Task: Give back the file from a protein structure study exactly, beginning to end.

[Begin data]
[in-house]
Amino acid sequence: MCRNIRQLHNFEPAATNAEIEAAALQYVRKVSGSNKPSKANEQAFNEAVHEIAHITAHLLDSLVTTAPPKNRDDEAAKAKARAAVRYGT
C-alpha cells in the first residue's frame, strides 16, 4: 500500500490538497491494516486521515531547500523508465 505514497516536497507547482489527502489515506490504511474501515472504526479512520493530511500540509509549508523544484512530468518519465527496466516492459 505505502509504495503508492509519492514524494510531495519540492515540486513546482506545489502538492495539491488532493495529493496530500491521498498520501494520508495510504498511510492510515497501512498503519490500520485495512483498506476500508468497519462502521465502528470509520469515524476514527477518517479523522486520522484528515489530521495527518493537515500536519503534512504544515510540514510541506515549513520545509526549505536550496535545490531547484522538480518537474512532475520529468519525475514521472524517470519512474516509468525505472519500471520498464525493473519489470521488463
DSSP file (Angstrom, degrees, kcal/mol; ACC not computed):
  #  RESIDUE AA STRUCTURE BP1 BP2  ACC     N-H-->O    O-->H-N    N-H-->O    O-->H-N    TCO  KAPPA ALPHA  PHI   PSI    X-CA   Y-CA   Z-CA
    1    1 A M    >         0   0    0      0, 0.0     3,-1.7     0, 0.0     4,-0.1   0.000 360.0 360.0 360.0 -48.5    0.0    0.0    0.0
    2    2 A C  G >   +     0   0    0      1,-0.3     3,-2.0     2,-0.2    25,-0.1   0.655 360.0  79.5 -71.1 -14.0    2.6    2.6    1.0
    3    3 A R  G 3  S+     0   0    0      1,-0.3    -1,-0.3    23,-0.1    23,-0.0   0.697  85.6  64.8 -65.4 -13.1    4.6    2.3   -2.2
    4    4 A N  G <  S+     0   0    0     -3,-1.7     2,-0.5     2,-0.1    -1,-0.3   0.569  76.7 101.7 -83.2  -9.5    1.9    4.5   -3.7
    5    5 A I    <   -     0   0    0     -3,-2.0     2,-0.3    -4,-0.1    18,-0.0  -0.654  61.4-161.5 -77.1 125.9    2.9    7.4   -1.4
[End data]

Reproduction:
[in-house]
Amino acid sequence: MCRNIRQLHNFEPAATNAEIEAAALQYVRKVSGSNKPSKANEQAFNEAVHEIAHITAHLLDSLVTTAPPKNRDDEAAKAKARAAVRYGT
C-alpha cells in the first residue's frame, strides 16, 4: 500500500490538497491494516486521515531547500523508465 505514497516536497507547482489527502489515506490504511474501515472504526479512520493530511500540509509549508523544484512530468518519465527496466516492459 505505502509504495503508492509519492514524494510531495519540492515540486513546482506545489502538492495539491488532493495529493496530500491521498498520501494520508495510504498511510492510515497501512498503519490500520485495512483498506476500508468497519462502521465502528470509520469515524476514527477518517479523522486520522484528515489530521495527518493537515500536519503534512504544515510540514510541506515549513520545509526549505536550496535545490531547484522538480518537474512532475520529468519525475514521472524517470519512474516509468525505472519500471520498464525493473519489470521488463
DSSP file (Angstrom, degrees, kcal/mol; ACC not computed):
  #  RESIDUE AA STRUCTURE BP1 BP2  ACC     N-H-->O    O-->H-N    N-H-->O    O-->H-N    TCO  KAPPA ALPHA  PHI   PSI    X-CA   Y-CA   Z-CA
    1    1 A M    >         0   0    0      0, 0.0     3,-1.7     0, 0.0     4,-0.1   0.000 360.0 360.0 360.0 -48.5    0.0    0.0    0.0
    2    2 A C  G >   +     0   0    0      1,-0.3     3,-2.0     2,-0.2    25,-0.1   0.655 360.0  79.5 -71.1 -14.0    2.6    2.6    1.0
    3    3 A R  G 3  S+     0   0    0      1,-0.3    -1,-0.3    23,-0.1    23,-0.0   0.697  85.6  64.8 -65.4 -13.1    4.6    2.3   -2.2
    4    4 A N  G <  S+     0   0    0     -3,-1.7     2,-0.5     2,-0.1    -1,-0.3   0.569  76.7 101.7 -83.2  -9.5    1.9    4.5   -3.7
    5    5 A I    <   -     0   0    0     -3,-2.0     2,-0.3    -4,-0.1    18,-0.0  -0.654  61.4-161.5 -77.1 125.9    2.9    7.4   -1.4